- Bread and Crackers
- Coconut Products
- Cookies and Bars
- Fats and Oils
- Flours, Grains, and Legumes
- Fermented Vegetables
- Fermented Food Starters
- Milk and Cream
- Salt and Spices
- Snack Foods
- Supplements & Superfoods
- Yogurt and Kefir
- Books and DVDs
- Kitchen Tools and Appliances
- Non-Profit Organizations
- Personal Care
- Simple Food
It has been said that the health of your skin is a good indicator of how healthy the rest of your body is. It is also said that skin is the largest organ in the body. So when I started learning more about natural living I started to wonder about what I was putting on my face. After all would I slather alcohols and parabens all over my pancreas?
Once upon a time my skin care/makeup kit looked like this:
- several types of cleansers that were used to treat pimples and red, blotchy skin,
- toners used to combat oily skin in the summer,
- many different moisturizers used to combat dry, flaky skin in the winter,
- “scrubs” to deal with flaky skin,
- undereye concealer,
- eyeshadow and mascara,
- blush, and
- the occasional eye liner.
So basically I was clogging my pores, attempting to treat it with chemical laden cleansers, toners and moisturizers and then clogging my pores even more by attempting to conceal all of my skin problems that were only exacerbated by the cleansers. It was a vicious cycle.
Shortly after the birth of my oldest son I stopped wearing makeup – for both physical and spiritual reasons. There was a definite adjustment period for both my skin and my personal perception. But after a while I noticed that the red blotchy skin I’d had for years was finally starting to clear up. I still had lots of freckles (I am a red head), but they looked like they belonged.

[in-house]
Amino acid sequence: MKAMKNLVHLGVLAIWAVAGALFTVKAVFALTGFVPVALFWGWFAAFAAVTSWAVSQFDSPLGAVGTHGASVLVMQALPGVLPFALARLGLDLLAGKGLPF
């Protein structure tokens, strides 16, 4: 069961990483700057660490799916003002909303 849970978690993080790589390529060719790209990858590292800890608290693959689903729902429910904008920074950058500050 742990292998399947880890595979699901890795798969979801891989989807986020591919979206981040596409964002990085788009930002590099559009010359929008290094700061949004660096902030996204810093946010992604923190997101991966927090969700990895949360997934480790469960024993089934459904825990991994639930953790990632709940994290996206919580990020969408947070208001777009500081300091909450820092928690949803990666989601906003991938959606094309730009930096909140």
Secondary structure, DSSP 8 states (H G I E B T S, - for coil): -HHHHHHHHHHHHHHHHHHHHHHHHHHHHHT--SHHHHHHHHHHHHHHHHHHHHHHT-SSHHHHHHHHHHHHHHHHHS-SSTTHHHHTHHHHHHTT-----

Eventually I also started to ditch the cleansers, toners and moisturizers – all of which were full of weird chemicals I had used in the lab and recognized as toxins. Instead I began a new cleansing regimen that cost virtually nothing in comparison to my old program.
My new skin care products include:
- washing my face with a natural soap,
- moisturizing with the tiniest bit of coconut oil
- daily fish oil or cod liver oil supplementation to add essential fatty acids and vitamin D to my diet
- avoiding sun screens and getting some sun for additional vitamin D
After clearing the chemicals out of my own skin care I wanted to search for natural alternatives for my baby’s skin. Besides wanting to avoid using chemicals on our baby’s skin we also needed to find products that are friendly with the cloth diapers we use.
We started using just very small amounts of natural soaps at bath time. With our youngest I switched from a commercial diaper cream to one that used herbs and good fats instead of chemicals. I am currently experimenting with a coconut oil-lavendar recipe for a homemade diaper cream. I need to pick up some more calendula and beeswax before finalizing the recipe, but I will share it with y’all when it is complete.
Their are some good skin care products on the market, though you do have to be careful and read labels. You can find fairly affordable natural skin products for both mama and baby here on my resources page.
What about you… how do you care for you and your baby’s skin?
This post is a contribution to Real Food Wednesday.
my (grain-free) cookbook
All information found on Nourishing Days is editorial in nature and therefore meant to motivate and inspire rather than be construed as medical advice.
Any statements or claims about the health benefits of supplements or foods made here have not been evaluated by the FDA and as such are not intended to diagnose, treat, cure or prevent any disease..
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